by Gloria Partida
I began to write a typical piece about the tragedy in Orlando and the grotesque statements made by the Baptist preacher in Sacramento. Denouncing hate, calling to action a stand against intolerance but I was struck by where DO you start when talking about horror? There is no edge to grab gingerly and cleanly peel away to examine the contents. There is no mound to dig through with shape and mass that can be shoveled into manageable piles. There is only a hideous shapeless presence that slides underfoot and grabs at our ankles with slithery viscous dread. We can discuss the intersections of gun control, mental health, Islamophobia and homophobia; intellectually, politically, spiritually. Still we walk away with mist in our mouths because the fact is we will never eradicate the ism’s of the world. They are virus’ that sense their demise, shift shapes and infect our communities silently and all too often fatally.
In the arena of intolerance, the LGBTQ community has the added challenge of defending its protected group status because many still consider gender/sexual non conformity a choice. So while the world slowly accepts difference in race, religion and culture, all comes to a screeching halt, ironically, at love and in the case of the trans community the basic freedom to be. It’s too much to accept that our universe, as immense as it is, can be non-binary in humanities basic essence. The dogma is deep, immovable and irrational. To believe that queerness will rend the fabric of society irreparable when war, torture, genocide, and child abuse have not. To believe that queerness is so evil that it must be extinguished, or all things are lost, is to believe that is has not existed throughout our history on earth and so is the only reason we exist.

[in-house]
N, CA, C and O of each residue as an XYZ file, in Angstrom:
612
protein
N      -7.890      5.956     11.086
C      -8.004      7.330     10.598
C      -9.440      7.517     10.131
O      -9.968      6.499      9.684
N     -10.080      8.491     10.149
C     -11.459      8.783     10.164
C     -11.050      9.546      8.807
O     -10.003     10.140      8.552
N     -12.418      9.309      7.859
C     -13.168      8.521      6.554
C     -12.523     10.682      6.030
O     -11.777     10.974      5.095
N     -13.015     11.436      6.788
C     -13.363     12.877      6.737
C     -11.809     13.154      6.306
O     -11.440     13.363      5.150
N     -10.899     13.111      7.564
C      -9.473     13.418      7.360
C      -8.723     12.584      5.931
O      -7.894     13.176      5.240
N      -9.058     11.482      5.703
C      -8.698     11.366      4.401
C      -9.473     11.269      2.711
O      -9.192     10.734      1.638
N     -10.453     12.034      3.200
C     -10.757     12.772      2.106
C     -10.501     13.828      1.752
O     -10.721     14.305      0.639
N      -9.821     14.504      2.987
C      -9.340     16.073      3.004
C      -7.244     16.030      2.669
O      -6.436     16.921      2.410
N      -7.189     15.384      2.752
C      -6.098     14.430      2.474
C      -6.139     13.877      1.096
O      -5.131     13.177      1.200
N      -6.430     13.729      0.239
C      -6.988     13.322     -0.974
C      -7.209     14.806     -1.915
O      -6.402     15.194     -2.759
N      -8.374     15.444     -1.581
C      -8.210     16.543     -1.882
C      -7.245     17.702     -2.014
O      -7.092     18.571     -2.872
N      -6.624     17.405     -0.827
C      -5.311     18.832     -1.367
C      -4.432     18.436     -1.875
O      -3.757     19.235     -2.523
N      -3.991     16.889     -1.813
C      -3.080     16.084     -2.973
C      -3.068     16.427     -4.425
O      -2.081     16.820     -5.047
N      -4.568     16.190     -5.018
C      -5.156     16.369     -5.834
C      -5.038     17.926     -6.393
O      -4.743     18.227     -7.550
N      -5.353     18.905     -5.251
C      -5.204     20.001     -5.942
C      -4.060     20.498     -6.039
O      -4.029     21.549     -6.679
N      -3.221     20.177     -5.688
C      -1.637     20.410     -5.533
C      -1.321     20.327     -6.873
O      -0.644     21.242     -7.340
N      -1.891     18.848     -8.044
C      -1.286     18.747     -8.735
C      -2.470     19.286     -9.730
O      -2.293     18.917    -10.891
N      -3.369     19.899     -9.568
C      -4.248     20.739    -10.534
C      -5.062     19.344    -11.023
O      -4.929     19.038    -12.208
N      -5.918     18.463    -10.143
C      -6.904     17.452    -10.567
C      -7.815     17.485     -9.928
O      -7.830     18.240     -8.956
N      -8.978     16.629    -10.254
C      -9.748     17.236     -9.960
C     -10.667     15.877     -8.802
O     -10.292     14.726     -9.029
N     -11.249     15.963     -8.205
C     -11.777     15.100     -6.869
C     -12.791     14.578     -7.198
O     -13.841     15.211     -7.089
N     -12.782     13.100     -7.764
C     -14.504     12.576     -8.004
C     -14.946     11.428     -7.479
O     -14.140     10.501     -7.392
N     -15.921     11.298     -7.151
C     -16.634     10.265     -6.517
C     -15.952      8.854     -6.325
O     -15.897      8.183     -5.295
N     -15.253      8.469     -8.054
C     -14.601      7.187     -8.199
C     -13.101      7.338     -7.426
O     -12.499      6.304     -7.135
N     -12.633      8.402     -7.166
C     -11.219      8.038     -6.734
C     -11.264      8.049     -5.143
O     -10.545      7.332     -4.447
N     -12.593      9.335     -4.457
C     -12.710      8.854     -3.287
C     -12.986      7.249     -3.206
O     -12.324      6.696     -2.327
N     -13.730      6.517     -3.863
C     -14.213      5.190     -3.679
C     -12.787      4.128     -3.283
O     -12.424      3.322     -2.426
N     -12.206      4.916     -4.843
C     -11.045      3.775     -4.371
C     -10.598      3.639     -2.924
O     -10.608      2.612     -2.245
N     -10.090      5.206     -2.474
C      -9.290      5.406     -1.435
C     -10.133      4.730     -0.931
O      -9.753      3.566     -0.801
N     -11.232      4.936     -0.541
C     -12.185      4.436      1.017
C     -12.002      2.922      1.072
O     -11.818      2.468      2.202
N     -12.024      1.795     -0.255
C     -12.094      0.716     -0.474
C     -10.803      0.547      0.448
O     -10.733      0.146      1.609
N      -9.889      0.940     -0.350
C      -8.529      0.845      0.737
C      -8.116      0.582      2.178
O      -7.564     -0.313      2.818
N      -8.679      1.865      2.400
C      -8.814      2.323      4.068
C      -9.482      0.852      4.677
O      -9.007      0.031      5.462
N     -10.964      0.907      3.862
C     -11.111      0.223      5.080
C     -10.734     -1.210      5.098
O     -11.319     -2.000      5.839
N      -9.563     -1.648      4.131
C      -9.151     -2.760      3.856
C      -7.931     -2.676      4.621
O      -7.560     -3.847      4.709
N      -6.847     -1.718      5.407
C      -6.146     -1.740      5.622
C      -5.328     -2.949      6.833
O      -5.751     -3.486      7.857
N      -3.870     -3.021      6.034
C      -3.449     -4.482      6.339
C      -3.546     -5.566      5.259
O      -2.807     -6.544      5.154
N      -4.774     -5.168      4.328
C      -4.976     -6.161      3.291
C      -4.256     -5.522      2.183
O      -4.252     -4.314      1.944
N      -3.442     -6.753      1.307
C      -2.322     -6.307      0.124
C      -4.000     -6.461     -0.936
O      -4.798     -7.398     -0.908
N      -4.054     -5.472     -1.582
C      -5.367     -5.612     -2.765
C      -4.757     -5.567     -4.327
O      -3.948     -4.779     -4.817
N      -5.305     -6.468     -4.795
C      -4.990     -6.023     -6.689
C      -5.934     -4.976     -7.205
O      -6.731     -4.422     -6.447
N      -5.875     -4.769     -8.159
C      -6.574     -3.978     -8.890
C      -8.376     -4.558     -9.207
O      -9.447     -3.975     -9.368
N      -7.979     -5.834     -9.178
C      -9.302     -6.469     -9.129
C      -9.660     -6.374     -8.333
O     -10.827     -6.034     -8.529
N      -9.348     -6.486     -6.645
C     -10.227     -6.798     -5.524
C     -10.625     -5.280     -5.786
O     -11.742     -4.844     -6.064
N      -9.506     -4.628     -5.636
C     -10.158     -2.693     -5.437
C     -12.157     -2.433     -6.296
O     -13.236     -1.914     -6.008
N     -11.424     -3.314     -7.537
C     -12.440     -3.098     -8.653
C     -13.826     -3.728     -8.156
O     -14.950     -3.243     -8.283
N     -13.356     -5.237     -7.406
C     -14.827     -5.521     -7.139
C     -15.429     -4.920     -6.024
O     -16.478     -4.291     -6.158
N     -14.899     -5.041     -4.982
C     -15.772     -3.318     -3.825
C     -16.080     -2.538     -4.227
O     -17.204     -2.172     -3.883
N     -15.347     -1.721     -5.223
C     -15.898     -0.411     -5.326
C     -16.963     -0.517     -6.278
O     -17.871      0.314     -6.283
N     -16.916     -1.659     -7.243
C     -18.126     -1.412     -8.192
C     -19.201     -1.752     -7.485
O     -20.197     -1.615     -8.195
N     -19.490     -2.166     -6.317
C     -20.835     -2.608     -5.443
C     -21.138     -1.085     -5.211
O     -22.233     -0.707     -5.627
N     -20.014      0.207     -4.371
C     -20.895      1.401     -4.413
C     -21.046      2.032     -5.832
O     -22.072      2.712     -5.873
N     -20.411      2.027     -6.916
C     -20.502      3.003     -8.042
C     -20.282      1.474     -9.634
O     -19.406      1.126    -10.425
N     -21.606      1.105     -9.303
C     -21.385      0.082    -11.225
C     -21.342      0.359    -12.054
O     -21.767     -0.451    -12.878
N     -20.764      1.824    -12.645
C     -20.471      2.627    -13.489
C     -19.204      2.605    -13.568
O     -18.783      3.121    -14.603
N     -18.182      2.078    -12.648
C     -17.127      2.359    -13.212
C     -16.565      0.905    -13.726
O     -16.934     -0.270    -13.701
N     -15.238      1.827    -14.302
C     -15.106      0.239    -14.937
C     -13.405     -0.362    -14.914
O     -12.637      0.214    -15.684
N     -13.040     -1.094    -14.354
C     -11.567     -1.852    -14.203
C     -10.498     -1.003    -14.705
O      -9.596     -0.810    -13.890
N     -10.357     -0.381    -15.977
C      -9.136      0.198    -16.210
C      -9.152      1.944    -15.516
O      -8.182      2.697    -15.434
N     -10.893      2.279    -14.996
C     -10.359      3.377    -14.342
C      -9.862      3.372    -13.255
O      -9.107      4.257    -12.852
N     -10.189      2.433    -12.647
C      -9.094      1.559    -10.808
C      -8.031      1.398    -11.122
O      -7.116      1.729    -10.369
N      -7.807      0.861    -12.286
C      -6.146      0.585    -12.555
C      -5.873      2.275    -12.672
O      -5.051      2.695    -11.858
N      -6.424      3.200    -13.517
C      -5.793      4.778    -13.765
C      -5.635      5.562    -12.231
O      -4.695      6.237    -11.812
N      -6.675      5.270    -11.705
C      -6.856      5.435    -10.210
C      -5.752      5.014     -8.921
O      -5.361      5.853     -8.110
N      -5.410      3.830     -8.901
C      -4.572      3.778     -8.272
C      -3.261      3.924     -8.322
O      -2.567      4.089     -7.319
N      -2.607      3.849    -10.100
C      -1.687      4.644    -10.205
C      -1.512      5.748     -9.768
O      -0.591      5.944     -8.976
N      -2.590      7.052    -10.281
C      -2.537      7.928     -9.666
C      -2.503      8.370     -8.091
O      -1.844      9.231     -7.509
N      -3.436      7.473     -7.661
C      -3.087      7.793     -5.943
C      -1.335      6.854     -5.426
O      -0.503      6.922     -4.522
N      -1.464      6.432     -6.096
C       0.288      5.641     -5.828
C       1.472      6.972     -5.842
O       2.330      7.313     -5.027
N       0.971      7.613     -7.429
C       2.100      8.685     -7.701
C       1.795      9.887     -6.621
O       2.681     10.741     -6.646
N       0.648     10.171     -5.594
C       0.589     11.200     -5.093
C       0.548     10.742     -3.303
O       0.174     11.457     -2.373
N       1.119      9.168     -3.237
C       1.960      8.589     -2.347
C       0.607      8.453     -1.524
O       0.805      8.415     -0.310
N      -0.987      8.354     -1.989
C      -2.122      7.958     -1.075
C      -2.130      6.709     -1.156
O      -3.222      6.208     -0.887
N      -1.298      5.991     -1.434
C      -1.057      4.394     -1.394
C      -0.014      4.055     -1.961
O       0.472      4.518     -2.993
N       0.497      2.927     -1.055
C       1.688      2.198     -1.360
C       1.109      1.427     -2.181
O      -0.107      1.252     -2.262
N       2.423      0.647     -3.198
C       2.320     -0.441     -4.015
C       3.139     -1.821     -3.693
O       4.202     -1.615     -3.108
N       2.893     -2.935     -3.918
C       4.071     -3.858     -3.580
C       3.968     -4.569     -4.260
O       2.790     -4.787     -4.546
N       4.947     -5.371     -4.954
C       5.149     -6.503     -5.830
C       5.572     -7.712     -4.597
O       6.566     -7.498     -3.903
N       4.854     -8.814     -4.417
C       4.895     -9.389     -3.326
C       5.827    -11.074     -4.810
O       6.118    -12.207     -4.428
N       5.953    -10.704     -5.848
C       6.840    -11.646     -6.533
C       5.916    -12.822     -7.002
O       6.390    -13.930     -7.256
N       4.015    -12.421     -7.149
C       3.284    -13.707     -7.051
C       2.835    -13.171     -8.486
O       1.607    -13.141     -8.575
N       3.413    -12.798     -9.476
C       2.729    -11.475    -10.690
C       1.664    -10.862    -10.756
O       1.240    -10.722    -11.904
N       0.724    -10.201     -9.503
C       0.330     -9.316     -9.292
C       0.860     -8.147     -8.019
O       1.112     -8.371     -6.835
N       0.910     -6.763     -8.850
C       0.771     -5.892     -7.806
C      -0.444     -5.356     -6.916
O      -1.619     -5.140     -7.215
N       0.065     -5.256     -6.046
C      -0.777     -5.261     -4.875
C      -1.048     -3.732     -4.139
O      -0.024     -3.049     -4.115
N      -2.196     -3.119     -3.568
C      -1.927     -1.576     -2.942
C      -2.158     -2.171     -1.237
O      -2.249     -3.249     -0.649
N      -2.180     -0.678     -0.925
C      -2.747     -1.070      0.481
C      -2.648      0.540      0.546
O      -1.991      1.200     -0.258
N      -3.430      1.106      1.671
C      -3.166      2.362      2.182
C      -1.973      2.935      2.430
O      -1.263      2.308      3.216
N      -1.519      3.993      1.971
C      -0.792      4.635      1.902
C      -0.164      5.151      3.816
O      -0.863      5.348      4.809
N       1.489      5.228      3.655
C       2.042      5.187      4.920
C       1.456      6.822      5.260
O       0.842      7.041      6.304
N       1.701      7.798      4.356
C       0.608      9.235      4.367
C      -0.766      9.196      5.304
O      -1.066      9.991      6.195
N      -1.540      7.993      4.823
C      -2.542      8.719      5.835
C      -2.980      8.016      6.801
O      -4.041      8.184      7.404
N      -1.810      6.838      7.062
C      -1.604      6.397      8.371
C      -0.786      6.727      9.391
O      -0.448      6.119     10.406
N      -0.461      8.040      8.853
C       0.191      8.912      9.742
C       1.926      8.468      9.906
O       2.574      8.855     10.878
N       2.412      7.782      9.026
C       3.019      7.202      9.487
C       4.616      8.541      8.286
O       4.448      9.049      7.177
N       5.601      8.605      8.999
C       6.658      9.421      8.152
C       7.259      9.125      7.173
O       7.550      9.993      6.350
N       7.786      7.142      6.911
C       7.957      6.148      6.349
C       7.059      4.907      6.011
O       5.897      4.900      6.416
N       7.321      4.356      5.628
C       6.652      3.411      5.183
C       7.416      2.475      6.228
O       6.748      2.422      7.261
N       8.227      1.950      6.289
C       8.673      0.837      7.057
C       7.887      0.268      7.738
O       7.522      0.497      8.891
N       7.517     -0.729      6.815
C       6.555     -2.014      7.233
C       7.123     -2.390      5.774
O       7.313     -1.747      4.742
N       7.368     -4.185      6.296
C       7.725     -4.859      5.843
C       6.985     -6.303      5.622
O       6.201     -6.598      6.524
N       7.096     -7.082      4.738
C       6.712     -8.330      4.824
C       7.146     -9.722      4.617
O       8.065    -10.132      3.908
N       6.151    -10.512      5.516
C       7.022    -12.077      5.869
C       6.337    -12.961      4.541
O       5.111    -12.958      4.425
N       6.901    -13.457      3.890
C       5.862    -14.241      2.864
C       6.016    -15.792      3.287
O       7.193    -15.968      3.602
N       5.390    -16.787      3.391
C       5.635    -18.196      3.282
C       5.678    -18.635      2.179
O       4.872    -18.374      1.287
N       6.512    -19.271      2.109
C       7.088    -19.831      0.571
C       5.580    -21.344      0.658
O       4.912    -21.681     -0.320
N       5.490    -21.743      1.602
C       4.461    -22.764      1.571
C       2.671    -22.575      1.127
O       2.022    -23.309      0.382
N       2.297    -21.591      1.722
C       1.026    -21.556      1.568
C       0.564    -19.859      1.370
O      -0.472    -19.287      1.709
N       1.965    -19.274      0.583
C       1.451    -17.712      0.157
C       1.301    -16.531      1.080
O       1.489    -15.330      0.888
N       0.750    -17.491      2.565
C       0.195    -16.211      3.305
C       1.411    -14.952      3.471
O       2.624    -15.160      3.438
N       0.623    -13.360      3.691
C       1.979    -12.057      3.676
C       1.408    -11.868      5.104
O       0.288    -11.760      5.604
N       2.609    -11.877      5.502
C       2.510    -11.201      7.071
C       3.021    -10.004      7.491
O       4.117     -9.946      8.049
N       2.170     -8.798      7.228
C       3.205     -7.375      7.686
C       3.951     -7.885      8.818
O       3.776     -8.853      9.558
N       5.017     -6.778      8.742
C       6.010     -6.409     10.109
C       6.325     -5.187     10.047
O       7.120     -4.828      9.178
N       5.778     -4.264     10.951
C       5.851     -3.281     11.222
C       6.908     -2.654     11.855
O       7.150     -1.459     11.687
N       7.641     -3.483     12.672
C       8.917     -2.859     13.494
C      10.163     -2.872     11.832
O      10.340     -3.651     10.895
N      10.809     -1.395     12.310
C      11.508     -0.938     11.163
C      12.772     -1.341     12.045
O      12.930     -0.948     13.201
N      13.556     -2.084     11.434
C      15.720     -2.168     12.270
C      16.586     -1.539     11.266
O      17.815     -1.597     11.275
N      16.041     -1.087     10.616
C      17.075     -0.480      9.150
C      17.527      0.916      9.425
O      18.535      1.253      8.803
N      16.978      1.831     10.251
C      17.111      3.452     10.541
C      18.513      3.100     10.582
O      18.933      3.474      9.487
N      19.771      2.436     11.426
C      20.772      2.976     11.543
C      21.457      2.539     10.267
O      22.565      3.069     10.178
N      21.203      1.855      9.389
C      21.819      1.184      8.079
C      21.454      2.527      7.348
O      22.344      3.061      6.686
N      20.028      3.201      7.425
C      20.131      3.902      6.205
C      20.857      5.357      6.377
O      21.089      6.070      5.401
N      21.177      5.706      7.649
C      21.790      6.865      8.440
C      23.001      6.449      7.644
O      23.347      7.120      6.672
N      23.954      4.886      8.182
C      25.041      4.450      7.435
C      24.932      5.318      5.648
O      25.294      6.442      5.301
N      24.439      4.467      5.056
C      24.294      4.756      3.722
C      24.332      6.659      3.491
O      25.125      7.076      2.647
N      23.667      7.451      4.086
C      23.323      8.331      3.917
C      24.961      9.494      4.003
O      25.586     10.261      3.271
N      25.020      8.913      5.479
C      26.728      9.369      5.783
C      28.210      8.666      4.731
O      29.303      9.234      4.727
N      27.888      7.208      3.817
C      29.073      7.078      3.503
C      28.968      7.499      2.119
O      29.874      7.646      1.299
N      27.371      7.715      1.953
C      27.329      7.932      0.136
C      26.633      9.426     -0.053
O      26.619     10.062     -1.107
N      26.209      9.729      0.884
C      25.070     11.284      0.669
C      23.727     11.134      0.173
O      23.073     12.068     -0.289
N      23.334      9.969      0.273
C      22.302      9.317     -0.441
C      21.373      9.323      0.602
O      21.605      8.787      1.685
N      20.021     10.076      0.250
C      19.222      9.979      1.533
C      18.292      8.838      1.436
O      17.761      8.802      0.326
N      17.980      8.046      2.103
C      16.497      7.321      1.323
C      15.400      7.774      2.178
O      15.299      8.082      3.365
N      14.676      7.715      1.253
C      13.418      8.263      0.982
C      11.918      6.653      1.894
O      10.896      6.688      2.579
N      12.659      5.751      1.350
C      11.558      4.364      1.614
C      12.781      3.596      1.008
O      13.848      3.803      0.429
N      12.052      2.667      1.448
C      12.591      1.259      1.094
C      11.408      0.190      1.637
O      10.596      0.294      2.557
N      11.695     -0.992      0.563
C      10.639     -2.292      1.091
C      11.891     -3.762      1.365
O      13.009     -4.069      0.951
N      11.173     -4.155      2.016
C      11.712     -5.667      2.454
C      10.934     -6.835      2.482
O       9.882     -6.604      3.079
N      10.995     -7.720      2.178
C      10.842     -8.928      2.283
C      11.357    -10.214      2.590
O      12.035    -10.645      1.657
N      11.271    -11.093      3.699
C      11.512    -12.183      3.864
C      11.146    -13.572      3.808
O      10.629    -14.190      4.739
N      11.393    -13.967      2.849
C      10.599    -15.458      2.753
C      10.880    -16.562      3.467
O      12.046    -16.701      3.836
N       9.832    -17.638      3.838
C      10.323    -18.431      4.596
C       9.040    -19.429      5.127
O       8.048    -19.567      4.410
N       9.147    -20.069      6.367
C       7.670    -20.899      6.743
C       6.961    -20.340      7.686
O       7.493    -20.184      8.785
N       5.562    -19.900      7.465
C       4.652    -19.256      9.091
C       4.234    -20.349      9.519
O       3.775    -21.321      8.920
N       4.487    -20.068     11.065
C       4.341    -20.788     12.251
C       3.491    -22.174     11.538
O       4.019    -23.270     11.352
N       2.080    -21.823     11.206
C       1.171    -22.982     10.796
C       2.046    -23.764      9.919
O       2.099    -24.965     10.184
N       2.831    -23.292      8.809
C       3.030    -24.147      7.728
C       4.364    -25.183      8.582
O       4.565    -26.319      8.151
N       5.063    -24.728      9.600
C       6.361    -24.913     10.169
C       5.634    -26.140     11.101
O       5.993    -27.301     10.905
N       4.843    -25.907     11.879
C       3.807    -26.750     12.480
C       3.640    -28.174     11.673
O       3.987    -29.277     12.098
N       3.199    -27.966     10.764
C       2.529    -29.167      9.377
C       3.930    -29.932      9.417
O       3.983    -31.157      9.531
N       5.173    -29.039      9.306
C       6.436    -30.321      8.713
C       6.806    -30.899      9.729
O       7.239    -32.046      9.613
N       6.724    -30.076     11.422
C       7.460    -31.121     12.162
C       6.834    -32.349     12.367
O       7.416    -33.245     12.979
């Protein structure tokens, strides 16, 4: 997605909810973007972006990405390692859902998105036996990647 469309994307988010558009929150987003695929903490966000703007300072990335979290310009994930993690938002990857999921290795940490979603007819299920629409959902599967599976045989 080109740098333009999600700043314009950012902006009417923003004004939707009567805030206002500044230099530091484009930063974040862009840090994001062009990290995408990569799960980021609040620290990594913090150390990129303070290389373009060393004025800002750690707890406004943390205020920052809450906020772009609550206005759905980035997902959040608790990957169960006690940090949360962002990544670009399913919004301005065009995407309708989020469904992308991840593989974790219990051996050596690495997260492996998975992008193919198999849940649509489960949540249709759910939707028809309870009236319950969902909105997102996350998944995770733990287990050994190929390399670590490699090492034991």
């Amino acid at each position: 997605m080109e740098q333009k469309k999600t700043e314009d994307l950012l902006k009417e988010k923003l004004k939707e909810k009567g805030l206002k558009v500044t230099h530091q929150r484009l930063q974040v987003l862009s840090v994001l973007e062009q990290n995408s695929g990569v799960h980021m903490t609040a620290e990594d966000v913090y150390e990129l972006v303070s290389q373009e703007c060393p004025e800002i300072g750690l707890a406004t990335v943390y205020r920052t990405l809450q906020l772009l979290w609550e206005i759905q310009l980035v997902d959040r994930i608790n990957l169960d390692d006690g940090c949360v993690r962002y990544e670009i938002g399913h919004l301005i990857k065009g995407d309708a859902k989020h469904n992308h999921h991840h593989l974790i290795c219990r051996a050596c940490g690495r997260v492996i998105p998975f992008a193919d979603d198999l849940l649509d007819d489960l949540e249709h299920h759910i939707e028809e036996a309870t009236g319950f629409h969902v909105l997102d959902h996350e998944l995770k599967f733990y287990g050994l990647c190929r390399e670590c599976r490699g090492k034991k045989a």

So we trudge the arc of justice forward and steel ourselves against the inevitable obstacles and still sometimes along that journey evil rises so monstrous we must pause jaw agape, hair on end, courage fleeing. Asking how can hate grow so huge and still be contained in a single individual? The truth is it can not. The hate in Orlando was held in all of us and channeled through Omar Mateen. The hate in Orlando was so big it needed an empty space to flow through; someone without compassion, hope, love, understanding. The question we should ask is how do we allow our neighbors, children, coworkers, family to become so disenfranchised that they empty their being of humanity.
It is understandable that mental health is a huge reason for most of the tragic killings in our world and in truth there is not a good answer to this problem. We can, however, prevent the cornerstone of mental delusion from being hate. We can demand that our leaders lead with compassion and understanding. That they demonstrate willingness to solve problems without scapegoating. That they help us rise to our better selves by building safe inclusive spaces with their words and actions. We can seek out places in our communities to mentor youth, volunteer for social justice, or donate to organizations that promote mental health services. We can fill our beings with compassion, hope, love and understanding.
Gloria Partida is co-chair of the Davis Phoenix Coalition